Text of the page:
Love ’em or hate ’em, student evaluations of teaching (SETs) are here to stay. Parts <a href="https://www.teachingprofessor.com/free-article/its-time-to-discuss-student-evaluations-bias-with-our-students-seriously/" target="_blank"...
Faculty often assume that their digital millennial students will take to any classroom technology like a fish to water. But these faculty are often surprised by the limits to student understanding of technology, which, Abamu (2017) points out, tend to be narrowly focused on the domains of social media and gaming. These students tend to have trouble with business productivity technologies such as Microsoft Word and Excel. As one student put it, “I did not know how to use headers, footers, or page numbers in Microsoft Word, so I got five points off every essay for an entire semester.”
But that student's quote raises the question of why didn't the student learn it? As one commentator noted, the student could have just Googled it, as we would do. Perhaps this is an example of young people's disinterest in learning by reading the directions. No teenager worth their game controller would learn a new game by reading the directions, as we might. Instead, they learn by doing. Are students taking that attitude towards other realms of technology as well?
This also demonstrates that there are some fundamental gaps in student understanding of the types of technology that they will need to use after they leave school, such as office applications. But this problem is not specific to millennials. The rapid expansion in technology has left most people behind with regard to how to properly use it to make themselves more productive. Most office workers spend the largest percentage of their day on email, but they do not understand the fundamentals of email management, leading them to waste hours looking for or rebuilding lost messages. The same is true of computer files. Without understand the basics of file management, many people spend a considerable amount of time searching for files and then recreating those that are lost.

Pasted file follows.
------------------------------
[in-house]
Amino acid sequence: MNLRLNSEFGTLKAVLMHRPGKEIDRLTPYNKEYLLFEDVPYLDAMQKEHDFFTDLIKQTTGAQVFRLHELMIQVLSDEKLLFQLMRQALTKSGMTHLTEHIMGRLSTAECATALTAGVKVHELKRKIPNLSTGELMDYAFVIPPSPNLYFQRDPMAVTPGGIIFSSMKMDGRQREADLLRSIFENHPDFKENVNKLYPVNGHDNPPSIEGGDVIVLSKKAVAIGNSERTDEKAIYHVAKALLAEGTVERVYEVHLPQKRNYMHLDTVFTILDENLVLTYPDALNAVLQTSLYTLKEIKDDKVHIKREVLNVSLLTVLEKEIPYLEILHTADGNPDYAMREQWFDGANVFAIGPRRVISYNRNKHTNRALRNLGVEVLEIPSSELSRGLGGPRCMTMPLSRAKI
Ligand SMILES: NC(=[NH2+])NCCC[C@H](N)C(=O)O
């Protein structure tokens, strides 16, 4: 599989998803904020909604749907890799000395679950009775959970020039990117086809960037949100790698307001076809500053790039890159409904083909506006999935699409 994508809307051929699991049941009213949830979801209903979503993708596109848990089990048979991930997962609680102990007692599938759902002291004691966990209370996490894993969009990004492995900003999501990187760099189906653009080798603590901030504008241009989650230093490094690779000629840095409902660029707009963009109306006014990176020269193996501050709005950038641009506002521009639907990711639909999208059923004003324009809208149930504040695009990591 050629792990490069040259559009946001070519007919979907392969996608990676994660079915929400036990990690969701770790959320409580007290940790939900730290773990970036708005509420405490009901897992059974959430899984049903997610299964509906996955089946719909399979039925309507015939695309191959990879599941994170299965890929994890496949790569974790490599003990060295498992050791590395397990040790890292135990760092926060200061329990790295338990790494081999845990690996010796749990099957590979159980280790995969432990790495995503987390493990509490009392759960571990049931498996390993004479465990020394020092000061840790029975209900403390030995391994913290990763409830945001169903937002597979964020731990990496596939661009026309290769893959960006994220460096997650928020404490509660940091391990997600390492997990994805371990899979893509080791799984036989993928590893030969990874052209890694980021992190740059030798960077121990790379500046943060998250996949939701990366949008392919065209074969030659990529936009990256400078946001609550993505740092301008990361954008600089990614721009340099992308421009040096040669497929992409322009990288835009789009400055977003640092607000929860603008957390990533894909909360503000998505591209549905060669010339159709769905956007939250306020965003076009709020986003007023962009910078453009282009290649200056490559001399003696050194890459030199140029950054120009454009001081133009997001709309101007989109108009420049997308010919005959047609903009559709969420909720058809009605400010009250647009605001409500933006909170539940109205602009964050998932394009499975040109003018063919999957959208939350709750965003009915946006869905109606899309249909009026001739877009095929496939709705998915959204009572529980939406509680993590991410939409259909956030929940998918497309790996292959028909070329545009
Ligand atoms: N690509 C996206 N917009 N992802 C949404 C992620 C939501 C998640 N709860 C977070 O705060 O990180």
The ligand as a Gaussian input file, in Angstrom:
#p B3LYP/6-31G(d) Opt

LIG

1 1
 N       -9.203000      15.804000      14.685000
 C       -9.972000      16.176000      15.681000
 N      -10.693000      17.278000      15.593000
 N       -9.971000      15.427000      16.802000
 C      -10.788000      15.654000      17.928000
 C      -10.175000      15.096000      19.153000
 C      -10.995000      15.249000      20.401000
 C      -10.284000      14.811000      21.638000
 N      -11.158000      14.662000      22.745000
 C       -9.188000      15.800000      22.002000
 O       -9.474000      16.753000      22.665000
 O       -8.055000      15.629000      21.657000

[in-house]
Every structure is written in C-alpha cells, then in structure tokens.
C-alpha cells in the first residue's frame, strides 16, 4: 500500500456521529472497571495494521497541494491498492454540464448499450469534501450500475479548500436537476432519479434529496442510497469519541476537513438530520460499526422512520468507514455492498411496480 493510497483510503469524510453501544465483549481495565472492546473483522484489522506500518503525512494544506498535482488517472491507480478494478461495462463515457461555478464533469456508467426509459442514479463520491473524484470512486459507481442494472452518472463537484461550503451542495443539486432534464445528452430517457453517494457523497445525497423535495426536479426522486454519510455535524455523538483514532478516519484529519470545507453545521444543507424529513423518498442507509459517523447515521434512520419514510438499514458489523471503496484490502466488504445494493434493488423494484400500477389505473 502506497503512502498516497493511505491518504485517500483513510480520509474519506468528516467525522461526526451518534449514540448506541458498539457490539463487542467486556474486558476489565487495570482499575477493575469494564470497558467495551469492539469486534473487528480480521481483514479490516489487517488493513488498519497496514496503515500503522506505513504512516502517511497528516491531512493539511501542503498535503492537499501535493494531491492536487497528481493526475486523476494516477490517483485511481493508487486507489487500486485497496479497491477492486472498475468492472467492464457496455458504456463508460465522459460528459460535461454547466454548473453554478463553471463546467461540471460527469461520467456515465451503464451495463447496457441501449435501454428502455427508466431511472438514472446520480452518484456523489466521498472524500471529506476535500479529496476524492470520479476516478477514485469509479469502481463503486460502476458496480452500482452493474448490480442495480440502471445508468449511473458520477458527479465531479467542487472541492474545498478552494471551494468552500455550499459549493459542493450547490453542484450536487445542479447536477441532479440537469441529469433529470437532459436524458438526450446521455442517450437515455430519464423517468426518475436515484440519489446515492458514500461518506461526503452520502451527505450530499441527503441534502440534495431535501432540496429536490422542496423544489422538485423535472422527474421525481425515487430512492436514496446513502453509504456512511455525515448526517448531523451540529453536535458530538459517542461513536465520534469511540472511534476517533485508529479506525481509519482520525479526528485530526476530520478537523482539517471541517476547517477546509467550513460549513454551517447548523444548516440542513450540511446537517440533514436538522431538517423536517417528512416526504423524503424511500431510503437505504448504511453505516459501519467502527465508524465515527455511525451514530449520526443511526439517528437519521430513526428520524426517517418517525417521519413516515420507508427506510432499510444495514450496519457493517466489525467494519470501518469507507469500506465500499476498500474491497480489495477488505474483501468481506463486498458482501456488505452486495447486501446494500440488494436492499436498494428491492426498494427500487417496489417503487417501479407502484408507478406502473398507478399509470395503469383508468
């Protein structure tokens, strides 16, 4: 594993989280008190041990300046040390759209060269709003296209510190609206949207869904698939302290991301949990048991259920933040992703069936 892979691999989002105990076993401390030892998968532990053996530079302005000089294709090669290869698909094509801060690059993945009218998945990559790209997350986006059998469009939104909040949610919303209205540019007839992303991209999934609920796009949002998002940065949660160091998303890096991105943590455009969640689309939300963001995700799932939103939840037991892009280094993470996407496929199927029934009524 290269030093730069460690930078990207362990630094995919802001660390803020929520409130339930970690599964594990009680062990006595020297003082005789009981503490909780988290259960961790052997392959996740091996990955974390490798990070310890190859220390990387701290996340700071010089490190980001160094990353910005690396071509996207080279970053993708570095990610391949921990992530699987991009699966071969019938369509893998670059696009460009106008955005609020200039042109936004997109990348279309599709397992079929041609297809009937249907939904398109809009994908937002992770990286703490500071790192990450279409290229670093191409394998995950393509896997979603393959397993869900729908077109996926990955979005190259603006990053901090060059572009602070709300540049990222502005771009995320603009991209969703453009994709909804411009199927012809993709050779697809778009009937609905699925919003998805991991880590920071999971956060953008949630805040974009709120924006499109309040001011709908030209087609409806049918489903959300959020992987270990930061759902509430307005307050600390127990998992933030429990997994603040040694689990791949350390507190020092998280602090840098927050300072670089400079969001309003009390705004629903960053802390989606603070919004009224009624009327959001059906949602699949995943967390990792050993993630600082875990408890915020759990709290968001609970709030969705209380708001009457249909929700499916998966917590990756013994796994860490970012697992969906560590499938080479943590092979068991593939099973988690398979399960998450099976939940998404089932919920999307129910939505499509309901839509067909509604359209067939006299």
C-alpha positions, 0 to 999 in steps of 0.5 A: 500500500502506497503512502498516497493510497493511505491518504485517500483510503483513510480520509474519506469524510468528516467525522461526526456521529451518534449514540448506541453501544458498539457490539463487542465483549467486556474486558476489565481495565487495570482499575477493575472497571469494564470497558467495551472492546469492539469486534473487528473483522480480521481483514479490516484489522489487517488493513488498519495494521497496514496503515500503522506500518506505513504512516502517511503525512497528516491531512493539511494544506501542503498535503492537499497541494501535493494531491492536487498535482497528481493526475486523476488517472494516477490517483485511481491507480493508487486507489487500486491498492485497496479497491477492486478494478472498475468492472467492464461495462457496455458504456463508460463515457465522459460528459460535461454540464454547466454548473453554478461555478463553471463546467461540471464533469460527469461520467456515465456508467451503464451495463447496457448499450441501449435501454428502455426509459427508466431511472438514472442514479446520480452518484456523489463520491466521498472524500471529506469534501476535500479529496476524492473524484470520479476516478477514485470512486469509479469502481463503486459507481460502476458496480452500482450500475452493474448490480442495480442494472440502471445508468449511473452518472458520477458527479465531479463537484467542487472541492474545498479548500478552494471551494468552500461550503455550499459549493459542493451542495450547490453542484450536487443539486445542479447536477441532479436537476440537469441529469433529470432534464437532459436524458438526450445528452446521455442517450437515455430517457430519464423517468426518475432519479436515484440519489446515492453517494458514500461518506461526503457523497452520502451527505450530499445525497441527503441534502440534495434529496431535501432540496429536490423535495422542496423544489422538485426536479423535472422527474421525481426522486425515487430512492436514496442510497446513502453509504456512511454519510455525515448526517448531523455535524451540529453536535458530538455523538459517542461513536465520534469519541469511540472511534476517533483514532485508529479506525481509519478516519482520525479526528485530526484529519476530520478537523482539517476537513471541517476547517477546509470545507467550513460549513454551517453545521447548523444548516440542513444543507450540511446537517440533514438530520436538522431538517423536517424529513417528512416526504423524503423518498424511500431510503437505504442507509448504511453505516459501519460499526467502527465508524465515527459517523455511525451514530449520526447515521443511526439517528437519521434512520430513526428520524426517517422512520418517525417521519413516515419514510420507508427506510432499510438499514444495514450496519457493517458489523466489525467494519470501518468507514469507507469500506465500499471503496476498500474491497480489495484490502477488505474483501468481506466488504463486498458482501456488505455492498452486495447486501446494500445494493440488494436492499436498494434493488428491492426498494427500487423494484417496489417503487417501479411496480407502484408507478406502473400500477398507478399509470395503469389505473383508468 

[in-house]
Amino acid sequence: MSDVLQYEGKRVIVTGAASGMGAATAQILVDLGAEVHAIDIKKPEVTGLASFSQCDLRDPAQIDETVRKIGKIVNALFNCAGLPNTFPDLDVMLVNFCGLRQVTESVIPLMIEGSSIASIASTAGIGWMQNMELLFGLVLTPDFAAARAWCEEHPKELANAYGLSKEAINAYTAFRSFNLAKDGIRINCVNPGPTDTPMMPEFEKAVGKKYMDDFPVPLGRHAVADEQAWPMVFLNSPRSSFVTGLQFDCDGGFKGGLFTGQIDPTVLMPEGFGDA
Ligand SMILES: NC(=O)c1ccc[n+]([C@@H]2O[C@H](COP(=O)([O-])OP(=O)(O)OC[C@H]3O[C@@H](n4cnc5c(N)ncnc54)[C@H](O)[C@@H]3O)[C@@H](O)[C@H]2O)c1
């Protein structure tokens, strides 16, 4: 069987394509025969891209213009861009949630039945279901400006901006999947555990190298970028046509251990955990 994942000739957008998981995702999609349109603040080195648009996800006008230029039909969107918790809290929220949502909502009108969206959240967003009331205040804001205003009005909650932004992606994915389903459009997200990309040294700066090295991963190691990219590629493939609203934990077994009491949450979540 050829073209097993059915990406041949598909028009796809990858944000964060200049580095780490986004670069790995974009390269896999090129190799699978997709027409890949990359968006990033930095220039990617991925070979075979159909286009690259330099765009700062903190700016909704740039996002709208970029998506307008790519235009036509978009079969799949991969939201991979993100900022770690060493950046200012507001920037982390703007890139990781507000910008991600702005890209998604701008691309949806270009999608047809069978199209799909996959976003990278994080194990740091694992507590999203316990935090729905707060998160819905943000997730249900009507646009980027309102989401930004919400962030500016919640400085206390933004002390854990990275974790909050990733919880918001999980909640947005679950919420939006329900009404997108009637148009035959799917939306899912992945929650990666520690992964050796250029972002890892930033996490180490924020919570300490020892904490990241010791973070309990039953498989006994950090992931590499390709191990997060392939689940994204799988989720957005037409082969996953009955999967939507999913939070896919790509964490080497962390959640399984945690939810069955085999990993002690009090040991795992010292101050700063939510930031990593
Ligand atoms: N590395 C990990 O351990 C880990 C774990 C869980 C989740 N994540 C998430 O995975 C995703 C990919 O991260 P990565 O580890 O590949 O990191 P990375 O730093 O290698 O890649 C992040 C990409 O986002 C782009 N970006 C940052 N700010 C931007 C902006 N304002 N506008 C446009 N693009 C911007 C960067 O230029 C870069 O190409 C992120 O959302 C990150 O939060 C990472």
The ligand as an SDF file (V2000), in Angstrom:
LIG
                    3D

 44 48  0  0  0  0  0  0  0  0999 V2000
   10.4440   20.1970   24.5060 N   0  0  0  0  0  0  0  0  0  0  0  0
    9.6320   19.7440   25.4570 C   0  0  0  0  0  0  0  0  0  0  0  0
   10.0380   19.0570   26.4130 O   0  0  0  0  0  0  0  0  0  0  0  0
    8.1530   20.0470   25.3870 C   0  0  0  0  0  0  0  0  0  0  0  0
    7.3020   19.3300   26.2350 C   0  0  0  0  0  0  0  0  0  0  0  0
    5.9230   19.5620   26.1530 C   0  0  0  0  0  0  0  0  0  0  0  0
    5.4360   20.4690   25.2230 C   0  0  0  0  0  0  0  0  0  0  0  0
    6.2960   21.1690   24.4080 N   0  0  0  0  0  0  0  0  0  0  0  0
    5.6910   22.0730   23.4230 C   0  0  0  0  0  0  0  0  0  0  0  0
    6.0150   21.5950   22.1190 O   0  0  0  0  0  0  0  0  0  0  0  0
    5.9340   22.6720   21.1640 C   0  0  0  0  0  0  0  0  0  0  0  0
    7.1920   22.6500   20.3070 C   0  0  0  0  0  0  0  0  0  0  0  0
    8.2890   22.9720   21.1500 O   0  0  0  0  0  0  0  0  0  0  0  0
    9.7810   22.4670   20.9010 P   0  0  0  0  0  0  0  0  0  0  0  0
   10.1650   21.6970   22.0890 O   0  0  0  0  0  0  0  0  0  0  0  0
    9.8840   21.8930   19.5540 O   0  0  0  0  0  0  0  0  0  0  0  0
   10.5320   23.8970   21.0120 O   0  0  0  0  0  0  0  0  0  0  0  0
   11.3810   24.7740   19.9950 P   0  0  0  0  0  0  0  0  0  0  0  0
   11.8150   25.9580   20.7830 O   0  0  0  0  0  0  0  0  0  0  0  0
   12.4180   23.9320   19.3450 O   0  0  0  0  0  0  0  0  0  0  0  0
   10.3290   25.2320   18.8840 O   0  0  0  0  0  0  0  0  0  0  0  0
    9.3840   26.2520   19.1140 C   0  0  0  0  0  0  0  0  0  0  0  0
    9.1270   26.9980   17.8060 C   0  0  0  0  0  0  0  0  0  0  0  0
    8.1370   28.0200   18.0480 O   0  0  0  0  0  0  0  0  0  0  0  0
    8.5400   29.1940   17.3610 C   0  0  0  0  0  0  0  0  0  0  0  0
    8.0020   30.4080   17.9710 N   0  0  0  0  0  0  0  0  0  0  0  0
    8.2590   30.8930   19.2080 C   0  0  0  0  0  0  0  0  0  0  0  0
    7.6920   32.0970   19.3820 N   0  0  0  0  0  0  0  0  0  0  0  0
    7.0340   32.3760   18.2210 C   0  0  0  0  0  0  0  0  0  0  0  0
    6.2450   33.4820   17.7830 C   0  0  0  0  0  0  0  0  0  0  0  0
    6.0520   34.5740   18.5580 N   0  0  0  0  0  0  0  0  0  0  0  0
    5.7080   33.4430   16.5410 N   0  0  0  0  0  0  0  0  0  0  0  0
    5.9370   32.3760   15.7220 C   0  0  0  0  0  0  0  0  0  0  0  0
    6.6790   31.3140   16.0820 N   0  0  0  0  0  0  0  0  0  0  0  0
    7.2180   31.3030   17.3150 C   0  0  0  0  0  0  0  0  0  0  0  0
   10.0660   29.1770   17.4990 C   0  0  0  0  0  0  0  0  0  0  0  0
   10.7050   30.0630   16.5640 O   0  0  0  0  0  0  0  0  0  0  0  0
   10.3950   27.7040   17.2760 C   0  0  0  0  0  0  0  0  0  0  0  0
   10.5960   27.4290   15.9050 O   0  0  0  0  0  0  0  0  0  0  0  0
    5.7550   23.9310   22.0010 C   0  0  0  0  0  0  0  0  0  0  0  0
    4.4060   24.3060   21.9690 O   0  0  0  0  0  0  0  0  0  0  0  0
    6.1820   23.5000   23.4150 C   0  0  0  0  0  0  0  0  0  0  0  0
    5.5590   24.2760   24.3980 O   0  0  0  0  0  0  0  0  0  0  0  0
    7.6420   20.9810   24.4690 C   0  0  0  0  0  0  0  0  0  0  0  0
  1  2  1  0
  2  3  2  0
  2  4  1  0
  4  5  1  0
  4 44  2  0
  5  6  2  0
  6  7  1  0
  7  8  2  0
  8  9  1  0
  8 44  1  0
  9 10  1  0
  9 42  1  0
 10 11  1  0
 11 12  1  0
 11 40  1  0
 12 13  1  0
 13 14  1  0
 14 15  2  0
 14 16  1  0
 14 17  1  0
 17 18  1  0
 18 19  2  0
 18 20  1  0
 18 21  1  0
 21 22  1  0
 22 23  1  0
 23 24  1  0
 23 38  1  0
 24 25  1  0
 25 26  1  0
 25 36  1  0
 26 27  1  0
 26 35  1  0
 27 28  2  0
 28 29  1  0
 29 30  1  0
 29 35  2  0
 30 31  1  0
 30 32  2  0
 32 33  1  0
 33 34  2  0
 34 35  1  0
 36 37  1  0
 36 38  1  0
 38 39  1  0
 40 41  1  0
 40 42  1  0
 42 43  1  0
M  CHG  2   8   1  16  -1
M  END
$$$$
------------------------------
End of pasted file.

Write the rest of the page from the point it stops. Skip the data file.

Thus, while “teaching with technology” brings to mind social media-based systems, video, audio, and other more exotic technologies, it should also include basic office productivity technologies that students use will use out in the real world. Faculty will do students a world of good by helping them understand these more basic technologies.
For instance, instead of just allowing the student quoted above to lose five points per assignment, which does not teach anything, the instructor could have required the student to fix the problem before accepting the work. While some may ask whether the faculty member should be taking off points for the missing headers in the first place, the real question is why he or she did not turn it into a learning moment. The instructor can remind the student that questions about common office technologies are easily answered with a Google search, which provides the procedure right at the top of the search results. Forcing the student to do the search will teach the student this basic fact and that they need to learn how to find information to do their jobs. This will teach them that just puttering around as they would do with a video game does not always work in other domains.
Beyond getting students up to speed on the current state of productivity technologies, faculty will also do students a world of good by helping them understand new productivity technologies that they can bring into the workplace or other pursuits. For instance, more and more people today work from home. In fact, everyone on my immediate team at work lives in a different state, and at one time we had people in all four US time zones. Like most organizations, our IT systems were not designed to serve a distributed workforce; they were designed for an organization where everyone is in the same building.